Hung parliaments and fitness to govern

In a time when Governments of  all colours have messed up and thrown us into an economic mess, a little humility would go a long way.  Whatever hand in terms of seats, is what the politicians will have to deal with. 

No party leader is going to make definitive statements about who they will/won't work with or on what terms.  They fear that Voter A will be put off if they say they favour Party X and Voter B will be put off if they say they favour party Y. 

So what should we be asking them about hung parliaments?

I'd suggest

To those who have said a hung parliament would be "bad"
Does that mean you won't work with others for the good of the country?  Why not?

To those that countenance a hung parliament,
How detailed a programme for government would you seek to negotiate and when can we expect the next general election?

More at

Election campaign visit

It was truly a delight to have Patrick Harvie MSP visit the Sue Edwards' Gordon campaign yesterday..  It was just a busy day that I've not had a chance to write it up until now.

We started with a visit to the lovely Molly Forbes who made us all most welcome (home-made blueberry muffins, cake and biscuits) and tolerated another round of media circus very patiently.  The good news for her and other residents that are threatened with compulsory purchase if Trump's plans are to be realised, is that 64% of Scots are now against the resort - see press release for details.

(Pictured: Sue, Patrick and Molly)

We then called into Ellon and then had a most interesting visit to Pitmedden Udny and Tarves Community Composting.  Sue, of course, took the quality control of the finished composted garden waste very seriously and Patrick couldn't resist a closer look at one of the toys.

Thanks to Vicki, Dave and Chris for giving their time to show us around and to discuss the issues.

One in a hundred ....

All the fuss from airlines about the so-called over-cautious approach of NATS seems to me to be geared to trying to strong arm compensation out of the government rather than a sound basis of science

I keep looking at the Met office maps.

One maps shows satelite imagery of teh volanic ash plume.

Another shows the no-fly zone predictions

So just how dangerous is it to fly though this ash?  This news report from the BBC gives some details.

If one airliner in a hundred has total engine failure due to volcanic ash, then that seems to me to be a pretty big risk.  The risk not only impacts the crew and passengers but in crowded Europe, the risk of a crash on an urban area can not be ignored.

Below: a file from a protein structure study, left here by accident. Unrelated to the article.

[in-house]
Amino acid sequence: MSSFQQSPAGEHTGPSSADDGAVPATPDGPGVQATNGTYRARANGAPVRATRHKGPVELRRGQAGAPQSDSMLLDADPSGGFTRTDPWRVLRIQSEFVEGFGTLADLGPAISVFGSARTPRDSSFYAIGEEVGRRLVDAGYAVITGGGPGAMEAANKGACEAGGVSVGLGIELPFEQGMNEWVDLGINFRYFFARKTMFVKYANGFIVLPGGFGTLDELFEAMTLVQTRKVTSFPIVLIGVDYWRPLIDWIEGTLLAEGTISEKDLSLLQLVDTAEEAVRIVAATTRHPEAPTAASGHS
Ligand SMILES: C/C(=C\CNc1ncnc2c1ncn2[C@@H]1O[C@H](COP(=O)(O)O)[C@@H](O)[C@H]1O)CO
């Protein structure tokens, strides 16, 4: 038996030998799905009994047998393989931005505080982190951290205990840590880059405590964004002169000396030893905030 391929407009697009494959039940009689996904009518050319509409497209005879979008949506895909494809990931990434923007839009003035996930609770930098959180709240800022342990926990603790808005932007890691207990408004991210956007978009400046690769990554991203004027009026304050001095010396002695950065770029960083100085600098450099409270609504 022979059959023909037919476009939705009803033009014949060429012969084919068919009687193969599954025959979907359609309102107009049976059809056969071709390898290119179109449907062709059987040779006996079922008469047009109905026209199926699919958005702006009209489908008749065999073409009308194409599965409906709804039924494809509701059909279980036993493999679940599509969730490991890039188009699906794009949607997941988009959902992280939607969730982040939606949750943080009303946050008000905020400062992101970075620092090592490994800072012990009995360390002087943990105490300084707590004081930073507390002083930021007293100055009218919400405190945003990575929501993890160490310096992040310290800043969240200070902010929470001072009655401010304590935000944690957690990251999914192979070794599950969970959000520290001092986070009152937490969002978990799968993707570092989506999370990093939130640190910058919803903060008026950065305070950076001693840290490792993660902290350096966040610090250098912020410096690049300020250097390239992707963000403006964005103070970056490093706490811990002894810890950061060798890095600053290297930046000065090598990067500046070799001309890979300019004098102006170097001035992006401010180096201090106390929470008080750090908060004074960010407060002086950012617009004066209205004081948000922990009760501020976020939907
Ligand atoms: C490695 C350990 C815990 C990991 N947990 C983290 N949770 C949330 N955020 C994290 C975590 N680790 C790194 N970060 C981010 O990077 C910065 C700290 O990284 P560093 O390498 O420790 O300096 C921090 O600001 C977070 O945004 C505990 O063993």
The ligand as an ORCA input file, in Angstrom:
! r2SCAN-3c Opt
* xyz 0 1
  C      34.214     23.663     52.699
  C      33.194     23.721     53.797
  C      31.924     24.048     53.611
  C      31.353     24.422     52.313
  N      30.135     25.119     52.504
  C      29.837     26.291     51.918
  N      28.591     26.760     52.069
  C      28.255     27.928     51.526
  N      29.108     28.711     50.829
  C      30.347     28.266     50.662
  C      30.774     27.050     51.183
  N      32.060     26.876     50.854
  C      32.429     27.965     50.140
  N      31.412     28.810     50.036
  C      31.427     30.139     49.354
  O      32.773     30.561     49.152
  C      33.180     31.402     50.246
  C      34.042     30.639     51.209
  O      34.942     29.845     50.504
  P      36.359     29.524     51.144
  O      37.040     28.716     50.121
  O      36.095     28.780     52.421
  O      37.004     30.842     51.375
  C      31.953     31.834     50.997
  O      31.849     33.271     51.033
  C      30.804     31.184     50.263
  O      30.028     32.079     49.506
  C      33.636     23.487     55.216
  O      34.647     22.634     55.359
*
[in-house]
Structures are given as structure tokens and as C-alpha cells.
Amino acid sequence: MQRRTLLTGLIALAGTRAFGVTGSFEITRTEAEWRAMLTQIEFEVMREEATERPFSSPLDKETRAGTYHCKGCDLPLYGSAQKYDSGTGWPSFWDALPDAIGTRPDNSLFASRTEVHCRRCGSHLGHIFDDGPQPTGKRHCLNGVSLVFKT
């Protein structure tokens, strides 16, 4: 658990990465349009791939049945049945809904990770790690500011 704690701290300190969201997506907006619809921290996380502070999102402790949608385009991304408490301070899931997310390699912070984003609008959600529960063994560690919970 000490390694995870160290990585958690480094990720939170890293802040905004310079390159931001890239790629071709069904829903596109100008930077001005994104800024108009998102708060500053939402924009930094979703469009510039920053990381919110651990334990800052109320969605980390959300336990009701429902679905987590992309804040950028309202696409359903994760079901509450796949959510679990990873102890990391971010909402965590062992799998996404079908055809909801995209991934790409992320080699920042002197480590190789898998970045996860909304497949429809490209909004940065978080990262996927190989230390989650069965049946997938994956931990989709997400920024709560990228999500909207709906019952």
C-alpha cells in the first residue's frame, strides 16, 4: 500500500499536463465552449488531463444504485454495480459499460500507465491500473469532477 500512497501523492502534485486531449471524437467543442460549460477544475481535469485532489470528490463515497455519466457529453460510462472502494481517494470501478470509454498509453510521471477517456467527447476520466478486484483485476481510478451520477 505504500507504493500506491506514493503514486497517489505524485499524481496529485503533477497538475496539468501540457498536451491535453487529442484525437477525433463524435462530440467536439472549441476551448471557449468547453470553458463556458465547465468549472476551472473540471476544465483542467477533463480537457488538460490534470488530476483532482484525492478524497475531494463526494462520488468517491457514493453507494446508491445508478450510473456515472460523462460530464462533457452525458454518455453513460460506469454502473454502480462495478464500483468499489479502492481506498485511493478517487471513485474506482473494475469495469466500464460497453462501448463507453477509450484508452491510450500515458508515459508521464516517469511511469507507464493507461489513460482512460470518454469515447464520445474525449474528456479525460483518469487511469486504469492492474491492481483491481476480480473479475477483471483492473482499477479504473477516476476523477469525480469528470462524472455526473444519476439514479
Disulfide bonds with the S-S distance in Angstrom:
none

Would you get on a plane if you thought there was a one in a hundred chance of engine failure.  I wouldn't.

Which bit of "No" don't you understand

ASCEF's Chairman Tom Smith thinks that a 55%/44% vote against the City Square proposals is unclear - and therefore that the City Square proposals should go to a next stage - an international competition to design Ian Wood's dystopia. That 55%/44% votes goes up to 63% to 37% if the numbers on the two online petitions are included. 55% is clear. 67% is very clear.

Just which bit of No doesn't Tom Smith understand.

People very clealy wanted a green space and the arts centre. When asked what they would like to see in the City Square project the answers were

1. Formal gardens 3071
2. Contemporary arts centre 1968
3. A cultural centre for the performing an visual arts 1734
4. A meeting space 1732

The Northern Lights Arts Centre that Peacock are spearheading deliver these top four.

Let's just get on with it.

If Sir Ian Wood wants to help the City, then I'd suggest he focus his efforts into moving local industry faster to the renewables sector. As he has pointed out, we need to do this soon if Aberdeen is to become a world class centre for off shore renewables.

I think he is a better businessman than he is a town planner.

I don't know when ASCEF next meets - their website is very coy about this.  But Aberdeen City Council will apparently discuss the issue on 19th May.  I suggest that people contact City councillors to ensure that the clear view of the public is fully taken into account.

No should mean No.

Voter power

One thing I have always believed is that we must move to a system of electing our representatives that gives voters more power.  And that means the single transferable vote (STV) - the best system to maximise voter power (although like any system, it has its faults).

This video explains just how crazy the current First Past The Post system is - and ties the issue firmly to the laziness and arrogance of some MPs. Thank you to and the New Economics Foundation.

If you recognise the problem, please don't vote for any Party that will not commit to introducing STV - so that leaves Greens, LibDems and SNP.

Policies not tribes

Choices in thsi General Election for some may be hard.  Neither Labour nor the Tories look attractive and I have lost faith in the LibDems.

What I do this time is clear,  I have the opportunity to vote for Sue Edwards who is a woman of principle with a big heart.   It's interesting watching someone new to politics grapple with doorsteps, hustings etc.  Sue takes it all in her stride and stays beautifully herself.

There are big issues.  Clearly "business as usual" won't be enough to solve problems with the economy, the environment and help people live high quality lives.  And I worry that people will vote out of fear of "the other" rather than hope to create a future they really want.

Just as a matter of interest, try looking at the policies at  and see how your views align to the various parties.  The result are more than interesting.  You might surprise yourself!

Robin Hood tax

The campaign for a Robin Hood Tax (a small tax on financial transactions) has launched a new video. Please click here and watch it.